I think this is very likely to cause mainly negative, not positive, reactions in for those reading about or seeing the ''parade'' - and turn away from Buddhism those who had been interested in learning more about it.

with metta
Chris


I agree. Parading "Buddhist" patighanusaya for the heathens is a sure-fire way to turn them away.

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Re: Respect for Buddha images and offensive use of symbols

Postby Viscid » Wed Jun 27, 2012 3:59 am

Buddhists March in Bangkok to Speak Out to the World to Stop Disrespecting Buddha
The KnowingBuddha Foundation is preparing a major march in Bangkok on 30 June, to show their respect for Buddha and to show how so many are disrespecting Buddha.

http://www.prweb.com/releases/prweb2012 ... 635673.htm


Geez, this sounds like Buddhist extremism. Scary stuff. Buddhists shouldn't be enforcing their religious views on non-Buddhists.
"What holds attention determines action." - William James

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Re: Respect for Buddha images and offensive use of symbols

Postby gavesako » Wed Jun 27, 2012 9:08 am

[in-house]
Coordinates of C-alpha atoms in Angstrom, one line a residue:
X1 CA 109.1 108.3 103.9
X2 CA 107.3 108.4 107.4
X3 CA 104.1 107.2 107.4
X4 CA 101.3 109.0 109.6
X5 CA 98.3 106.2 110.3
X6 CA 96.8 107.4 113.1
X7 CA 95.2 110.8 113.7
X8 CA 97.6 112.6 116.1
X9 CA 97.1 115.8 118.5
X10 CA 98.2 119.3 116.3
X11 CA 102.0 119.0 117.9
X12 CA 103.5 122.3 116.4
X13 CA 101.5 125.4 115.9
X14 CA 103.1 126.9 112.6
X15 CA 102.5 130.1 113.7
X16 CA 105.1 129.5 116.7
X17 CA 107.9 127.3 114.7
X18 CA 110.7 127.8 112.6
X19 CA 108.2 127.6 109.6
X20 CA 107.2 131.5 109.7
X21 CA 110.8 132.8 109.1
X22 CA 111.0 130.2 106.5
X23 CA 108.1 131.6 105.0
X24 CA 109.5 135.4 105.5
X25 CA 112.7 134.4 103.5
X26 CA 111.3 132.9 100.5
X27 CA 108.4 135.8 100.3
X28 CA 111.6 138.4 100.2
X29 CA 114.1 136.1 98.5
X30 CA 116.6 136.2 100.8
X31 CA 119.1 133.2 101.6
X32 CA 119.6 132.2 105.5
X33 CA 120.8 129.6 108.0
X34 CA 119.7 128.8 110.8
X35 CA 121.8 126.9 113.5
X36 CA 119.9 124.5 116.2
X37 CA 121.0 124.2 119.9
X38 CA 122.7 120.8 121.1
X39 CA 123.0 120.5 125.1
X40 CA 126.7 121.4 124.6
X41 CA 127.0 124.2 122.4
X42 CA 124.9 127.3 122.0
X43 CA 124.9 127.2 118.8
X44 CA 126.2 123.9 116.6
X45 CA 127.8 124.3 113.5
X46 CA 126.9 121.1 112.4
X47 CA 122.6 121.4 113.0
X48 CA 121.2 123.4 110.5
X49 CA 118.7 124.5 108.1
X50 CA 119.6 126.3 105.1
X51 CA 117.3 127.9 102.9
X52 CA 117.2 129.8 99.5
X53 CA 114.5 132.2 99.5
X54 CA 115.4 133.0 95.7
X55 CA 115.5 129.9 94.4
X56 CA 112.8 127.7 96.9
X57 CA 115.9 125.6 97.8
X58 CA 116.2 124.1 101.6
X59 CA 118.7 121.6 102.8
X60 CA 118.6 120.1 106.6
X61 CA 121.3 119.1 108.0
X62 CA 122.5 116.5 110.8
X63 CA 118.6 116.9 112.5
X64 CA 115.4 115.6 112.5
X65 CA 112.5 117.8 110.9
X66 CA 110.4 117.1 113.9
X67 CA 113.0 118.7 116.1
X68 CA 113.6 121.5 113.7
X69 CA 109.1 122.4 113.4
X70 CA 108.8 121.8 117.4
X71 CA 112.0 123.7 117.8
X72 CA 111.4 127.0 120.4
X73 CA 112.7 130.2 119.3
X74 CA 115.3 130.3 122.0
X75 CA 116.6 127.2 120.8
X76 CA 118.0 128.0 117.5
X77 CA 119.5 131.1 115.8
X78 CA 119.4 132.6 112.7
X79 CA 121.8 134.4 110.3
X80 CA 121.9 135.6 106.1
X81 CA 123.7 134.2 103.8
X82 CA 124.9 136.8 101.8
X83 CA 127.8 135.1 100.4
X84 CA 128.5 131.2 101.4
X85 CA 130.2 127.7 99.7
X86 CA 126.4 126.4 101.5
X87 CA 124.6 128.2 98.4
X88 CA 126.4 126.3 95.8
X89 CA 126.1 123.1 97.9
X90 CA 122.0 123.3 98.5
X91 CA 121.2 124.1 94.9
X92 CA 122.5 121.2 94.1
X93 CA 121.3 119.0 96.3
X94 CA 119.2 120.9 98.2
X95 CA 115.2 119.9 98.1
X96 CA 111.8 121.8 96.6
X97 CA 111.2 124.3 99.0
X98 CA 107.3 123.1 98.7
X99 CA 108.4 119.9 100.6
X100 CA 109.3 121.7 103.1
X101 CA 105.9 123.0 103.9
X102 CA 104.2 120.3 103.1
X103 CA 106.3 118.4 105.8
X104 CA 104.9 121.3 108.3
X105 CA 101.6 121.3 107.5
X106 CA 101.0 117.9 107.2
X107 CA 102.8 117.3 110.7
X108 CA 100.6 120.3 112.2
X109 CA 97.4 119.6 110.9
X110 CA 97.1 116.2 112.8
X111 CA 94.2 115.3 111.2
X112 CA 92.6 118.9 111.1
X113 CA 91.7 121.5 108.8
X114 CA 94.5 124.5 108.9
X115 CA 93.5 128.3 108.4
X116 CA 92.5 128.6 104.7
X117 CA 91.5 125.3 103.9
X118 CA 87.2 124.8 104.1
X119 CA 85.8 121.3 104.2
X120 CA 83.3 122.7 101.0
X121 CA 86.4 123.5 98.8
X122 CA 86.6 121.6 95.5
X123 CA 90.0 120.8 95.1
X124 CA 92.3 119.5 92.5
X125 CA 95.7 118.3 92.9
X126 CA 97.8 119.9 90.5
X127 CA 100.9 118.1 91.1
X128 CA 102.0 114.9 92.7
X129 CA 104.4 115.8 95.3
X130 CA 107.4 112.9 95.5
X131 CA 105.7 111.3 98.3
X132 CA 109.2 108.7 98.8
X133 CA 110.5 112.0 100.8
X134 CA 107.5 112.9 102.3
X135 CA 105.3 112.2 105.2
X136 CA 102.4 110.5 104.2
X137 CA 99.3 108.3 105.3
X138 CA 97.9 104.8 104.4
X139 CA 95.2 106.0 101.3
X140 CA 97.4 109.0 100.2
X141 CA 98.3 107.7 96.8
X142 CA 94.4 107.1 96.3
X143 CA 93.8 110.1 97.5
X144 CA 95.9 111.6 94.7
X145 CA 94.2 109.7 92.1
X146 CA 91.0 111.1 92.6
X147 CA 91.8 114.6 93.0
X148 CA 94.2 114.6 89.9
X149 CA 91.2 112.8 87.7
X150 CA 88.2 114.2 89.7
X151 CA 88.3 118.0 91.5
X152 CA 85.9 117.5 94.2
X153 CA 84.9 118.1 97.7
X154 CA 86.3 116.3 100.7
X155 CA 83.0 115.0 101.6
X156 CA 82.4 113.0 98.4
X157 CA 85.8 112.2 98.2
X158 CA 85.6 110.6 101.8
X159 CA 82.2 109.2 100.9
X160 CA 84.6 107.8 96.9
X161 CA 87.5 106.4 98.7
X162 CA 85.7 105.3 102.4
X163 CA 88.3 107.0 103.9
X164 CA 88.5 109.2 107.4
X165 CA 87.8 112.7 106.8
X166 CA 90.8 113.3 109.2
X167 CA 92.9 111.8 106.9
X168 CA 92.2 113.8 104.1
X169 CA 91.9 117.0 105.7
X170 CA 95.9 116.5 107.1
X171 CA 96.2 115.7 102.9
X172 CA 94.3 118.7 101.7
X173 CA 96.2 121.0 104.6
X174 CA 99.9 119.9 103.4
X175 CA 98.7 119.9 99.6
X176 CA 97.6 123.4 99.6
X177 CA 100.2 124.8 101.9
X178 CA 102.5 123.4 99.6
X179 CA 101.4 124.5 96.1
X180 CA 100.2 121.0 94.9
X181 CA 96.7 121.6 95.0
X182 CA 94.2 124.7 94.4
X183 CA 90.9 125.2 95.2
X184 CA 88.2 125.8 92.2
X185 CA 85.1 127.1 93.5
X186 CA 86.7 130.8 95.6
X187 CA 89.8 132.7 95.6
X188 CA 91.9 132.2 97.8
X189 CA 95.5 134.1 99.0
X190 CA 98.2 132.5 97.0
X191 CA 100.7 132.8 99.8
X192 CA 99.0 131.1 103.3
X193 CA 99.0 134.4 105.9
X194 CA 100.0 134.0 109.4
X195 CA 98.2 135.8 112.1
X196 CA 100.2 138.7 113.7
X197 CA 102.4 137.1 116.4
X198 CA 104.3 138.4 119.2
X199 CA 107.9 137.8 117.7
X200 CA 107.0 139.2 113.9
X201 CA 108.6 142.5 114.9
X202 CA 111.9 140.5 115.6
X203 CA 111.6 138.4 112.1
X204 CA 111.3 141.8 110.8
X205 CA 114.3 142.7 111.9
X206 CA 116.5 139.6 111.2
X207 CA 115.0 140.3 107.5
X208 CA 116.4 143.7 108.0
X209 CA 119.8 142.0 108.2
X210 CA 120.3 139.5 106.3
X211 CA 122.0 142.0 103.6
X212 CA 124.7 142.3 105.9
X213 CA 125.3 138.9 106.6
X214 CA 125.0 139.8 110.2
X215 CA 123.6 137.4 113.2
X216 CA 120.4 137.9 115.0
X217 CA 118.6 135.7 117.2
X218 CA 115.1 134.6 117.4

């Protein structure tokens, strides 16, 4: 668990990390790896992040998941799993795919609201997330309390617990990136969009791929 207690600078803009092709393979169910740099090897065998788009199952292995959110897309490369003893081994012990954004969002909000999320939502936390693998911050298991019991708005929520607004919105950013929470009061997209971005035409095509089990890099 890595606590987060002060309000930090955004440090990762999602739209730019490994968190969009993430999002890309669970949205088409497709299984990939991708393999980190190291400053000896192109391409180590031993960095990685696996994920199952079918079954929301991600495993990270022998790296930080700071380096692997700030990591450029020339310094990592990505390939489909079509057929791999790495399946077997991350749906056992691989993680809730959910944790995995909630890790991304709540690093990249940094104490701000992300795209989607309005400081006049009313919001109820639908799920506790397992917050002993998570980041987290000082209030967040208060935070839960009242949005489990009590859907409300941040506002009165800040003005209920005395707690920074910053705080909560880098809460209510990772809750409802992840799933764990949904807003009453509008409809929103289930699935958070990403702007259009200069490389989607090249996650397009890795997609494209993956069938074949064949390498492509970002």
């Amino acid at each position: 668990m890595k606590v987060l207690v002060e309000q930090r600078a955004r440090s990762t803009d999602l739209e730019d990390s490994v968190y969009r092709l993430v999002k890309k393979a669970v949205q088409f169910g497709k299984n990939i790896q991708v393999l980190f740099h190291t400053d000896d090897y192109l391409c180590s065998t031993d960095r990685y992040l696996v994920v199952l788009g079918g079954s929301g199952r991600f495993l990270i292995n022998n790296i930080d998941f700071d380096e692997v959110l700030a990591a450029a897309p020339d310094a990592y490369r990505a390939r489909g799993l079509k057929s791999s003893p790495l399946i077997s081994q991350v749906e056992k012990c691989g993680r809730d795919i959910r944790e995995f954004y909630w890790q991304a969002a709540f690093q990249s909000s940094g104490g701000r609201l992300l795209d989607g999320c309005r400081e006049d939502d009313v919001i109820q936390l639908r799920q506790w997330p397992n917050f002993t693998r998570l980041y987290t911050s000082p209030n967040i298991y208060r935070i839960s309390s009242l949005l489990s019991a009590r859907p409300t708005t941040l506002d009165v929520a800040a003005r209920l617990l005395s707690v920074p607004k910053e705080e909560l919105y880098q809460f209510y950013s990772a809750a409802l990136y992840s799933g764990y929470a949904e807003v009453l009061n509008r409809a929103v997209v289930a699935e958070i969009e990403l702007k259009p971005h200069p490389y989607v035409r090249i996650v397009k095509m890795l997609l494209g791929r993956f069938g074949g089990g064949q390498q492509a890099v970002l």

In Thailand there is a law preventing people from "tarnishing Buddhism". Recently this case of a rogue iconoclastic monk was in the news:

THAILAND - Phetchabun's Lom Sak Court yesterday read an Appeals Court decision sentencing Phra Kasem Ajinasilo of Nam Nao district's Wat Sam Yaek monastery to a suspended two year jail term and a Bt20,000 (S$822) fine for tarnishing Buddhism.

In November 2008, the Phetchabun Buddhism Office filed a lawsuit against Phra Kasem, whose civilian name is Duangphaeng Duanmak.

It accused him of stepping on the base of a Buddha statue, slapping the statue's face and putting a sign on the brass statue urging people not to worship it because it wasn't Lord Buddha.

The lower court dismissed the case on March 17, 2009.

Phra Kasem appeared in a YouTube clip and a TV news report behaving in an allegedly inappropriate manner, leading the Royal Forestry Department to probe his monastery's use of forestland.